Technical analysis for Silver shows strong support at $ 21.65-22 per ounce. The Relative Strength Index (RSI) was oversold in late November for the first time since September and the price moved below the Bollinger Bands, also suggesting it was oversold. The moving average convergence divergence lines (MACD) have converged into a buy signal.

However, when there is such certainty that an asset price will move in a certain direction, the market can defy expectations. If there is a much larger sale, the price of silver could drop back to $ 18 an ounce. The aggressive trade should be a long with a stop-loss in place of $ 21.30-21.50 an ounce.

Silver Price Analysis

Ole Hansen, Head of Commodities Strategy at Saxo Bank, said: “Gold and silver are doing what they do best again, which is frustrating investors. While hopefully the successful deployment of vaccines next year will support growth and the stock market, we are also seeing favorable winds for investment metals. The dollar is likely to weaken as investors look to emerging markets for better opportunities, especially if bond yields rise, thus reinforcing the rotation to value from momentum. ”

“With former Fed Chairman Janet Yellen likely heading to government as Biden’s pick for Treasury Secretary, the doves will fly, both to the government and to the Federal Reserve. With that in mind, we are likely to see more, not less stimuli over the next few months. Such actions may increase the risk of central bank overcompensation, thereby reigniting reflation trade. “

Phillip Streible, chief market strategist at Blue Line Futures, commented in a recent silver analysis: “Why have so many people thrown in the towel this week on gold and silver? They believe with a deployment of Covid-19 vaccines; the global economy will recover more quickly, limiting the attractiveness of government bonds; therefore pushing yields higher and chasing riskier assets. ”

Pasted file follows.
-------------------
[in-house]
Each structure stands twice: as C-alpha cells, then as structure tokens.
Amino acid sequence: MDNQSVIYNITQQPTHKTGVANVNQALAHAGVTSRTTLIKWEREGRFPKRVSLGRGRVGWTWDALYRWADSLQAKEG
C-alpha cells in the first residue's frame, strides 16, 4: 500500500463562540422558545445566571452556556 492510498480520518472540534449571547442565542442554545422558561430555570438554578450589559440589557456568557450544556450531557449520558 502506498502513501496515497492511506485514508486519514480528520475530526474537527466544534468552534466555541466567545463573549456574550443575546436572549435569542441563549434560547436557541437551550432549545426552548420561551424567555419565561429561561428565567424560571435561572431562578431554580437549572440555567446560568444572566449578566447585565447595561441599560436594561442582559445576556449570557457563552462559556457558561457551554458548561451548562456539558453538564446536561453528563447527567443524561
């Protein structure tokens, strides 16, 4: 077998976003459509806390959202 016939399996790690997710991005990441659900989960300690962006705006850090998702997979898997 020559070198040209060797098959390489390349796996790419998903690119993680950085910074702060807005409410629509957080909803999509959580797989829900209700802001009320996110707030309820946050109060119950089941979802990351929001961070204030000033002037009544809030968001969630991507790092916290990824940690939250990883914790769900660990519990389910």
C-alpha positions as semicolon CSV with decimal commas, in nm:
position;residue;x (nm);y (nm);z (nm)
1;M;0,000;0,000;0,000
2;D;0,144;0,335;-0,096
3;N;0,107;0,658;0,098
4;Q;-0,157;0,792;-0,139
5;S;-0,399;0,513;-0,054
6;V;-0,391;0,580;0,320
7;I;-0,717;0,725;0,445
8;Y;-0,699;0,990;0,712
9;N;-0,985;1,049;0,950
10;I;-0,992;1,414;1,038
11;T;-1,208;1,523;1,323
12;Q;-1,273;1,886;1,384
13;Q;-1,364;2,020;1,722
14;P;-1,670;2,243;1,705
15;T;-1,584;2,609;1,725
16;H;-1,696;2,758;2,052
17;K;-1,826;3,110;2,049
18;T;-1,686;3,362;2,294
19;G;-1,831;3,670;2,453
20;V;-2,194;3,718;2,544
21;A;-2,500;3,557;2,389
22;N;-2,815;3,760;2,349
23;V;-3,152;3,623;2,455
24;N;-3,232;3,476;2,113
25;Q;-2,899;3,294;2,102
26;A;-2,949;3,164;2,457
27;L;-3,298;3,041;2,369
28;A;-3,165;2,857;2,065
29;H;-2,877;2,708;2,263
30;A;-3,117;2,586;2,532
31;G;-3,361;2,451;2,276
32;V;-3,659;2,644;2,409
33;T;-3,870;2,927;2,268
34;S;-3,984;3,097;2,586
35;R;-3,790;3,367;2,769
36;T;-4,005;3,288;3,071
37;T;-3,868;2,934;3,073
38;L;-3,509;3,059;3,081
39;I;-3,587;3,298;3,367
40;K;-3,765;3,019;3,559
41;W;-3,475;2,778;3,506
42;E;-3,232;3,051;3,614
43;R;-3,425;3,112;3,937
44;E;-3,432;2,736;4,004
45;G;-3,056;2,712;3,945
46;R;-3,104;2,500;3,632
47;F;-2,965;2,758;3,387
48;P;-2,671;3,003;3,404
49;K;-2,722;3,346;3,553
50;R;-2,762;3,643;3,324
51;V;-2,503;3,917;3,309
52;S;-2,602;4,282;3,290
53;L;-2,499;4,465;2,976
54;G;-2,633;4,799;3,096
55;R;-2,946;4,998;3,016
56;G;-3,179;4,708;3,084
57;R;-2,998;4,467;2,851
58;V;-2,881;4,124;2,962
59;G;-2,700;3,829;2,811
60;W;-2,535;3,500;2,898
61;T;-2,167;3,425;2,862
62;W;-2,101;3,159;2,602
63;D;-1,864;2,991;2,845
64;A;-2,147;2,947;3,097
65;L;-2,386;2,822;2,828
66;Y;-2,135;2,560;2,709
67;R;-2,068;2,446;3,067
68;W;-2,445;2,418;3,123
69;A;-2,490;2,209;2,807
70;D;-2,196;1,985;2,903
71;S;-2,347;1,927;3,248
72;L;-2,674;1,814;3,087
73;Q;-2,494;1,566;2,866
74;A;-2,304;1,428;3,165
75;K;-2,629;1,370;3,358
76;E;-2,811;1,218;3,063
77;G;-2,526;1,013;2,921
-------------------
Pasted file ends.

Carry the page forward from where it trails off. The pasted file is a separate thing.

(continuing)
“I predict they will eventually come back to the market at much higher levels. They forget that policymakers will provide additional fiscal and monetary support, in turn pushing inflation expectations much higher. They also forgot that the US dollar would most likely fall another 5-10% against its counterparts, leaving the Euro / USD at 1.25. They also forgot about the green spending plans promised in China, Europe and the United States, and their impact on the price of silver.

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The difference between trading assets and CFDs
The main difference between CFD trading and trading assets, such as commodities and stocks, is that you don’t own the underlying asset when you trade a CFD.
You can still benefit if the market moves in your favor, or suffer a loss if it moves against you. However, with traditional trading, you enter into a contract to exchange legal ownership of individual stocks or commodities for cash, and you own it until you sell it again.
CFDs are leveraged products, which means that you only need to deposit a percentage of the total value of the CFD trade to open a position. But with traditional trading, you buy the assets for the full amount. In the UK there is no stamp duty on CFD trading, but there is when you buy stocks, for example.
CFDs come with overnight costs to hold trades (unless you’re using 1 to 1 leverage), making them more suitable for short-term trading opportunities. Stocks and commodities are more normally bought and held longer. You could also pay a commission or brokerage fees when buying and selling assets directly and you would need a place to store them safely.